Big Tech Sold Out on Its Promise of an Open Internet
An anonymous reader shares a report: 2021 was a bad PR year for Big Tech. Lawmakers, advocates, and scholars filled pages of books and held hours of hearing exalting what they viewed as an industry being strangled by a handful of players using anti-competitive practices to solidify their position as kings. Ironically, those exact same tactics were vehemently opposed by the Big Tech companies themselves less than a decade ago. Like an aging punk throwing out their raggedy jean jacket for a blazer, Big Tech sold out. That’s according to a new report by the Tech Oversight Project shared exclusively with Gizmodo. The report — titled Whiplash: Inside Big Tech’s Open Internet Flip-Flop — lays out a laundry list of times where Big Tech companies have seemingly expressed support for many of the same policy goals they’re currently fighting to quash. It also comes as Congress muses over several key pieces of antitrust legislation taking aim at Big Tech’s alleged monopolistic business practices.

The report spotlights Google, Amazon, and Facebook’s fierce defense of net neutrality in 2014 where the companies repeatedly cited an “open internet” as a critical component to innovation and economic growth. Tech’s biggest players, as a New York Times article from the time states, “put their reputations and financial clout behind the challenge.” These high-minded priorities for an open internet were shouted from the rooftops by Big Tech’s most prominent voices at the time. “The internet has created this remarkable set of free markets, open competition, and competitive growth, and we need to keep it free and open,” Former Google CEO Eric Schmidt said in a 2007 address to the Progress and Freedom Foundation Aspen Summit.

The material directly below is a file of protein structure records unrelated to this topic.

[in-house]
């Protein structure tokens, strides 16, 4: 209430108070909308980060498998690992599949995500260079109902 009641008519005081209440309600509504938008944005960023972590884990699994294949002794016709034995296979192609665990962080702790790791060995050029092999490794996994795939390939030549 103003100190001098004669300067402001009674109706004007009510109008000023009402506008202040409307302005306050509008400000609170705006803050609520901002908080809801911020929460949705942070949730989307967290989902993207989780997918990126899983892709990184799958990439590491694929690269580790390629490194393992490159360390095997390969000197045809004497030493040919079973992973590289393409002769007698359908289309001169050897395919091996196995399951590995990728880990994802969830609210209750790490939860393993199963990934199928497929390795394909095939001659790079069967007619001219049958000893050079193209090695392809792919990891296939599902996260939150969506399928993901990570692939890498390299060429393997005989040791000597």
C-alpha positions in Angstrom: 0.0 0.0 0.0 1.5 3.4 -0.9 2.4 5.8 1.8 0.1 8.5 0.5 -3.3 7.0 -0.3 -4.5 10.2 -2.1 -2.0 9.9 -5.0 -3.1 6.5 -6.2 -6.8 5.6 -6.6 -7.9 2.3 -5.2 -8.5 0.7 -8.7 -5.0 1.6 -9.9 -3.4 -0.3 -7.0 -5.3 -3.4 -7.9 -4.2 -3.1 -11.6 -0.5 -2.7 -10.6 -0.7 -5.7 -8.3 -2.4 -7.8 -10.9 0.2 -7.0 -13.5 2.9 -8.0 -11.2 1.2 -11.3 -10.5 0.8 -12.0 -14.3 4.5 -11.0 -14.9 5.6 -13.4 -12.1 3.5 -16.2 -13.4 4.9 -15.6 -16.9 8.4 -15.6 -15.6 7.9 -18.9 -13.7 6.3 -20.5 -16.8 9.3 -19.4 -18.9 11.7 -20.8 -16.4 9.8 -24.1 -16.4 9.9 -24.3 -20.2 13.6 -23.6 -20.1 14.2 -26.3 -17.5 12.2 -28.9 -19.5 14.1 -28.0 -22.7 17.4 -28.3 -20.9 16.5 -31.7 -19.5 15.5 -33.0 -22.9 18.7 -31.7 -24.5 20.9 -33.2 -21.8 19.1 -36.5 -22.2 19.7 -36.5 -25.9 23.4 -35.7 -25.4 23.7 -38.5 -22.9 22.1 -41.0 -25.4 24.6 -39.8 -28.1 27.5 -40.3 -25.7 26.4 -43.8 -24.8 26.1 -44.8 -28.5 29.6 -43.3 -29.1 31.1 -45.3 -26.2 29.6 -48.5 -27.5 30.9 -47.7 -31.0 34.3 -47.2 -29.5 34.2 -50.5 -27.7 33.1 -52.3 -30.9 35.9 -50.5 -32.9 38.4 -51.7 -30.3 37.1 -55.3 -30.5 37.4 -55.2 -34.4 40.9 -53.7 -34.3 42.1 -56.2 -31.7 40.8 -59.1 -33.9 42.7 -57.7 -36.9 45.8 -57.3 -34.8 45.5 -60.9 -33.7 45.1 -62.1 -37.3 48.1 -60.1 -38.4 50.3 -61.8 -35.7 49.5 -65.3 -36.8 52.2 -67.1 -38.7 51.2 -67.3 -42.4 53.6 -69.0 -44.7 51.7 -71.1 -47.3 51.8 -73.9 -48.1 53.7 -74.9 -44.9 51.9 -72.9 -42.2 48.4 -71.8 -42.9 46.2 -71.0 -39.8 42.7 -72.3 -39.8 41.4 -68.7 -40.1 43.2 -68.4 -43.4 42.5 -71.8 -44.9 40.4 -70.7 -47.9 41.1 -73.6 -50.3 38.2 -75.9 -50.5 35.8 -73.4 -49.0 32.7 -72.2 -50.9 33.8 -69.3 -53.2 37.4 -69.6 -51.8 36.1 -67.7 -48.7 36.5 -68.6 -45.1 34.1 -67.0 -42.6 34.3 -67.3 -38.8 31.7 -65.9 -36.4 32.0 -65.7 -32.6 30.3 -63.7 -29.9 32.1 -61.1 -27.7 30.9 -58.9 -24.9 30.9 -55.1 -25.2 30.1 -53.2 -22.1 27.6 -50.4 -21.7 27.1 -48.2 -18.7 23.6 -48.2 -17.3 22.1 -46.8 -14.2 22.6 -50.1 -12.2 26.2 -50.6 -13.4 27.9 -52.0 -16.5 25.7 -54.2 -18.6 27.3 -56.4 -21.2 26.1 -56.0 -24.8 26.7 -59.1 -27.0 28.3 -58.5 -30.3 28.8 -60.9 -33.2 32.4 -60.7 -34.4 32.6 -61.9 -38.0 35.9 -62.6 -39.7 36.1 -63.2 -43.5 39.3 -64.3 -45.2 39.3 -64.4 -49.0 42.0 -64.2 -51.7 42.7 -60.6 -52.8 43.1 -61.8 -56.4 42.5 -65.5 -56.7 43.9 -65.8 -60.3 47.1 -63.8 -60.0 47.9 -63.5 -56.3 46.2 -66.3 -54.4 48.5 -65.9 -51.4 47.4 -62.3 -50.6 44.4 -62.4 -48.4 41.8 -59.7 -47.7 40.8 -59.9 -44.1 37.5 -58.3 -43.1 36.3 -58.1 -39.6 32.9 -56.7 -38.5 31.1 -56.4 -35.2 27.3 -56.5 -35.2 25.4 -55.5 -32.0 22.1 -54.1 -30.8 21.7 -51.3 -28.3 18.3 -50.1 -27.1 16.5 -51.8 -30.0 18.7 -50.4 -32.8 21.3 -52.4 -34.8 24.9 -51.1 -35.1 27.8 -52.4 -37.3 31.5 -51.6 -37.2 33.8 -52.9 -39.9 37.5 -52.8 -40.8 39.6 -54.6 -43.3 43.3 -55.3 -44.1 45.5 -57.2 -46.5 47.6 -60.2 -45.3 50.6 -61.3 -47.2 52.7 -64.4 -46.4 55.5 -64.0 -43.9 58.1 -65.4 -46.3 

Read more of this story at Slashdot.

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